Abarim Publications' online Biblical Greek Dictionary
The adjective πραυς (praus) or πραος (praos) is commonly translated as meek (i.e. tame, docile, submissive), but meek is one of those old-school words that nobody uses anymore and hence ends up meaning very little to the average reader. And that's a shame since the meek will inherit the earth (Matthew 5:5), and it would be nice to know who they are. Jesus describes himself as meek (Matthew 11:29), which means that it's a divine trait, or at least a quality of the omnipotent Word of God, who, not very submissively, "has put everything under his feet" (1 Corinthians 15:27).
In the classics, our adjective describes things or sounds that are soft or gentle, and people that are mild and calm. This means that our word is the opposite of loud and hysterical, and rather emphasizes a mighty control over one's expressions, rather than some wimpy inertia.
Jesus went to his crucifixion meek as a lamb (Isaiah 53:7), but not weak as a lamb, but rather strong as a lion, always in full control of his own destiny. As he himself said: "For this reason the Father loves Me, because I lay down My life so that I may take it up again. No one takes it from me, but I lay it down of my own accord. I have authority to lay it down and authority to take it up again. This command I received from my Father" (John 10:18).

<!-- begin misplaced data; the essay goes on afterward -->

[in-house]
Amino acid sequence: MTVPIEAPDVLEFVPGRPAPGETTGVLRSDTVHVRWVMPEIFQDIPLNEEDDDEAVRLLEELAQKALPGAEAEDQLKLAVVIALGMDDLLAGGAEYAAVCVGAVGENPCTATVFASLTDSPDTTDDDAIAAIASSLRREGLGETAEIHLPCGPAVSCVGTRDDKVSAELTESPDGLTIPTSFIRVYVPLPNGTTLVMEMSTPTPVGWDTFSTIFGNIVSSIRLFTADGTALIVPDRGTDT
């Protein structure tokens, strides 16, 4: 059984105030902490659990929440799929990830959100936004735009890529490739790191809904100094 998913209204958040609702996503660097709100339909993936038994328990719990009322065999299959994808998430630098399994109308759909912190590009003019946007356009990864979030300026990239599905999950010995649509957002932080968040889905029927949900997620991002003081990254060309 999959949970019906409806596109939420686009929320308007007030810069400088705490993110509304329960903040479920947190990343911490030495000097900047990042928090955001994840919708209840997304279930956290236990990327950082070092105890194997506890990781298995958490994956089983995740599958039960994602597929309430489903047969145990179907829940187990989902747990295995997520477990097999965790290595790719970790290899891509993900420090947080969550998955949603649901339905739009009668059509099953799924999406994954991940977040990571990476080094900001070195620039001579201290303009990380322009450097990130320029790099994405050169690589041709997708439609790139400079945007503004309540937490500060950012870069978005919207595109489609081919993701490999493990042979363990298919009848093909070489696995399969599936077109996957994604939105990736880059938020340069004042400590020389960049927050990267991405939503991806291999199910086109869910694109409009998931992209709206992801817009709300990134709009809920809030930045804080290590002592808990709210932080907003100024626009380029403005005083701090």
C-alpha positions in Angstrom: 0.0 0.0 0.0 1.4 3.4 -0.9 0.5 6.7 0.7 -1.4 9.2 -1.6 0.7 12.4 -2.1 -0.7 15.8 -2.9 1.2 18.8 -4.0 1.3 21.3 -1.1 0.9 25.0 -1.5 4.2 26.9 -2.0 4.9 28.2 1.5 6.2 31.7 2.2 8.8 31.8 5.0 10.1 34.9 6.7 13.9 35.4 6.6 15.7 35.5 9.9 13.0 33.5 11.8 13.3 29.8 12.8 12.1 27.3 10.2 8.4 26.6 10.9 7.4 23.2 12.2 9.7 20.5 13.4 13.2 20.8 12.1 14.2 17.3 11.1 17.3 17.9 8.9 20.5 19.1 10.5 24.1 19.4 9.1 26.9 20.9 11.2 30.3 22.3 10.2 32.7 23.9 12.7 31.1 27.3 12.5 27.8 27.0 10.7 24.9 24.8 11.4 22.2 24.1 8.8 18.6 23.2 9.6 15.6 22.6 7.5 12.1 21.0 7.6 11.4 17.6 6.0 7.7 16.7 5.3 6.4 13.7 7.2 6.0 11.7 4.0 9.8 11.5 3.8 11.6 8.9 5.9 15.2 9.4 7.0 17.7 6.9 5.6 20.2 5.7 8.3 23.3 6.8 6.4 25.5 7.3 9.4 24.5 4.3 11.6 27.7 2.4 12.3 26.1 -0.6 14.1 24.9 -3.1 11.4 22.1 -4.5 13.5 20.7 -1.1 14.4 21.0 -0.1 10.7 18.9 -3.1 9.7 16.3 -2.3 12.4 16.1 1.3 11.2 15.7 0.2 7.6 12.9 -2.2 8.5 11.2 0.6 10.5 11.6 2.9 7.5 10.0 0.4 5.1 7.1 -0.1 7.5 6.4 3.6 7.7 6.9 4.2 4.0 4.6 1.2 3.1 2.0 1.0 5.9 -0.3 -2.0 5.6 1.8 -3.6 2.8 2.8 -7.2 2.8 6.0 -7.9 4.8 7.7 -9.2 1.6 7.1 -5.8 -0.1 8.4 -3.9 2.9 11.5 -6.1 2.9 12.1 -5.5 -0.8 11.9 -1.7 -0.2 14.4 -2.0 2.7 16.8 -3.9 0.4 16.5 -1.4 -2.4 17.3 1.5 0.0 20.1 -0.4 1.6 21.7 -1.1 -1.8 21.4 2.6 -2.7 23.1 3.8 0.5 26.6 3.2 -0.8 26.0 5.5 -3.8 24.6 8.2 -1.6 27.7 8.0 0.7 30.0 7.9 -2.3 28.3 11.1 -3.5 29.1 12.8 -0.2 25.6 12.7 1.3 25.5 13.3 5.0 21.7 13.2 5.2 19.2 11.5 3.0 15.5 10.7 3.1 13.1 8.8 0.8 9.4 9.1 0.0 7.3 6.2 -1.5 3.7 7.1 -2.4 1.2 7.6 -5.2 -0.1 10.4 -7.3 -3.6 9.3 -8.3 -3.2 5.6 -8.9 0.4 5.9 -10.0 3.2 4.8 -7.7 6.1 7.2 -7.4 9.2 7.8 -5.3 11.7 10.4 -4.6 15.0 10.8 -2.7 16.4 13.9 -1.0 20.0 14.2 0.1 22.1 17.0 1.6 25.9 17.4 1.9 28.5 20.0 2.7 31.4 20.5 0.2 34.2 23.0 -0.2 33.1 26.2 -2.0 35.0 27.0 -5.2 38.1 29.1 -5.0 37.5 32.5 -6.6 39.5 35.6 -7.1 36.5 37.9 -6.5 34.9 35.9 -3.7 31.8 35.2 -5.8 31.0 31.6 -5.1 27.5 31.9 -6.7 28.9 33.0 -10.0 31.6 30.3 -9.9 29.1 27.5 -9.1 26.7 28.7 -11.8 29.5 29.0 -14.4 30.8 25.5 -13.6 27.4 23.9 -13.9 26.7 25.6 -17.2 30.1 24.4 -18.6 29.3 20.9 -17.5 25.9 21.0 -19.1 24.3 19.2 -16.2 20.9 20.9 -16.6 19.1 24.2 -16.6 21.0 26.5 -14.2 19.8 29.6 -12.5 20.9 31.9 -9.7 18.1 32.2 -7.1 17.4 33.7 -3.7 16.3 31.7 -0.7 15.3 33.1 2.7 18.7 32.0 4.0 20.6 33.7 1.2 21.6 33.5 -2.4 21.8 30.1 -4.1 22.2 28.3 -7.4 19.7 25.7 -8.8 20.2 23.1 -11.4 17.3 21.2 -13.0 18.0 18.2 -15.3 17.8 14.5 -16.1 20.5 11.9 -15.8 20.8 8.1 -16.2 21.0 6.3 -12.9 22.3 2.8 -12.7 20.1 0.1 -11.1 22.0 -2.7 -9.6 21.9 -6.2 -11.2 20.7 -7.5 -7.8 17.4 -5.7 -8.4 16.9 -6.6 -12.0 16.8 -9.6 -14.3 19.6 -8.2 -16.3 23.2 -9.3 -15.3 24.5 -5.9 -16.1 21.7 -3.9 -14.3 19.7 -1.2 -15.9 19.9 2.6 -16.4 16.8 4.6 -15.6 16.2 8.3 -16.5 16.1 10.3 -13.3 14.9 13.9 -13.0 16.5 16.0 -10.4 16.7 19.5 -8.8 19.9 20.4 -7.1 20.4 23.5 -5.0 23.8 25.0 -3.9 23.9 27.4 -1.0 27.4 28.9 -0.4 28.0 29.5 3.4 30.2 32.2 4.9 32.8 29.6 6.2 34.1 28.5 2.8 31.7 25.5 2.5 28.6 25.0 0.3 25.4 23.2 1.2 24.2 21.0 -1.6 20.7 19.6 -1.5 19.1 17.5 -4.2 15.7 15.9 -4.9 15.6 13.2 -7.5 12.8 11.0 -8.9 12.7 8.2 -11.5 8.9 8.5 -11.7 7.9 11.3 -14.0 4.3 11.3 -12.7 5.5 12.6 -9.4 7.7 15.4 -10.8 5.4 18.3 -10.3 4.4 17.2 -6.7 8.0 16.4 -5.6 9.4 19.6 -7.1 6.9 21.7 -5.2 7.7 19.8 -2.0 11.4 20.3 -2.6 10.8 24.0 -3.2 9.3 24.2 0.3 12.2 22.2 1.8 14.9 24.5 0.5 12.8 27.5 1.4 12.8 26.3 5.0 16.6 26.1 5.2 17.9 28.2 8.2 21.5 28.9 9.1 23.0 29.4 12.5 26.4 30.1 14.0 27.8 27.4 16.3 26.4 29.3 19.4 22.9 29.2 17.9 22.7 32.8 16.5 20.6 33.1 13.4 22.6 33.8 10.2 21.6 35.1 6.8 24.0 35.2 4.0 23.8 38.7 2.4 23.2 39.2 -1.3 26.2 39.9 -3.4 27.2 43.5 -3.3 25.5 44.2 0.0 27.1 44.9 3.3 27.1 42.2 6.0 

Our adjective comes from the same Proto-Indo-European root "preh-", meaning to love or please, as the Latin word proprius, hence our English words proper and appropriate, the Germanic frijaz, hence Frieden, meaning peace, and our English words free and friend (as well as the Slavic prijati, to please, hence prijatelj, friend).
Instead of a forced submission to some dominant entity, our word speaks of a mastery of social codes; the kind that crushes all fear and quenches all aggression, and leaves the master in full control of both himself and the goings on. If the master chooses to invest himself in the service of others, even the less talented, that's his prerogative, but his silent submission is never a sign of weakness but always of strength.
Our English words kind and kindness refer to the recognizing of unrelated others as our own kind or even family. This ability is brought about by common language and friendly negotiations, and even more broad by the common law that binds all members of society as if in a common household. Our adjective describes a quality of the ελευθεροι (eleutheroi), the free due to their mastery of law, whose ελευθερια (eleutheria), or freedom-by-law, was by the Greeks philosophers regarded as the highest democratic ideal, and by Paul as the very purpose of the Gospel (Galatians 5:1).
This magnificent word is used 4 times in the New Testament, see full concordance, and from it comes:
- The noun πραυτης (prautes) or πραοτης (praotes), usually translated with meekness but in fact describing a state of calm control and mastery that allows an imperishable friendly kindness. It's a word that's closely associated to the adjective φιλος (philos), meaning beloved or friend. Our noun is used 12 times; see full concordance.